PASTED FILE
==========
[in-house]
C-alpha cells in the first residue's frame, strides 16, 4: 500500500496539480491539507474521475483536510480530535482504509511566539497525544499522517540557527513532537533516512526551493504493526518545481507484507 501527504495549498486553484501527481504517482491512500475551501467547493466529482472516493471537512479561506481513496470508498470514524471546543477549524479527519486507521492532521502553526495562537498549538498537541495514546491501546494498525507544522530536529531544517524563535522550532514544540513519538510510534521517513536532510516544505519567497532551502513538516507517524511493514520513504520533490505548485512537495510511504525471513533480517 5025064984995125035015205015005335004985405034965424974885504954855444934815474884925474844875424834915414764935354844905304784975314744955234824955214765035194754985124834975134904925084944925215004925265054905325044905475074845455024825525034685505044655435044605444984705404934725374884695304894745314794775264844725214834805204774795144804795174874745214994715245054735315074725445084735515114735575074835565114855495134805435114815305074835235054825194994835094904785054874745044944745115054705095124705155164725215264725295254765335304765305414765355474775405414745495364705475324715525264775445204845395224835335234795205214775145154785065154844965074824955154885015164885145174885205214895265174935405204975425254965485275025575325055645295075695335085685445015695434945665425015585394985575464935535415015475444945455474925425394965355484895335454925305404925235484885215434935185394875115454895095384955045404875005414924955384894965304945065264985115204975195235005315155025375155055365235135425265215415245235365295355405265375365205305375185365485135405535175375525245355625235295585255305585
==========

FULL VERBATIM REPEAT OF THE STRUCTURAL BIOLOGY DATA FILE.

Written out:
[in-house]
C-alpha cells in the first residue's frame, strides 16, 4: 500500500496539480491539507474521475483536510480530535482504509511566539497525544499522517540557527513532537533516512526551493504493526518545481507484507 501527504495549498486553484501527481504517482491512500475551501467547493466529482472516493471537512479561506481513496470508498470514524471546543477549524479527519486507521492532521502553526495562537498549538498537541495514546491501546494498525507544522530536529531544517524563535522550532514544540513519538510510534521517513536532510516544505519567497532551502513538516507517524511493514520513504520533490505548485512537495510511504525471513533480517 5025064984995125035015205015005335004985405034965424974885504954855444934815474884925474844875424834915414764935354844905304784975314744955234824955214765035194754985124834975134904925084944925215004925265054905325044905475074845455024825525034685505044655435044605444984705404934725374884695304894745314794775264844725214834805204774795144804795174874745214994715245054735315074725445084735515114735575074835565114855495134805435114815305074835235054825194994835094904785054874745044944745115054705095124705155164725215264725295254765335304765305414765355474775405414745495364705475324715525264775445204845395224835335234795205214775145154785065154844965074824955154885015164885145174885205214895265174935405204975425254965485275025575325055645295075695335085685445015695434945665425015585394985575464935535415015475444945455474925425394965355484895335454925305404925235484885215434935185394875115454895095384955045404875005414924955384894965304945065264985115204975195235005315155025375155055365235135425265215415245235365295355405265375365205305375185365485135405535175375525245355625235295585255305585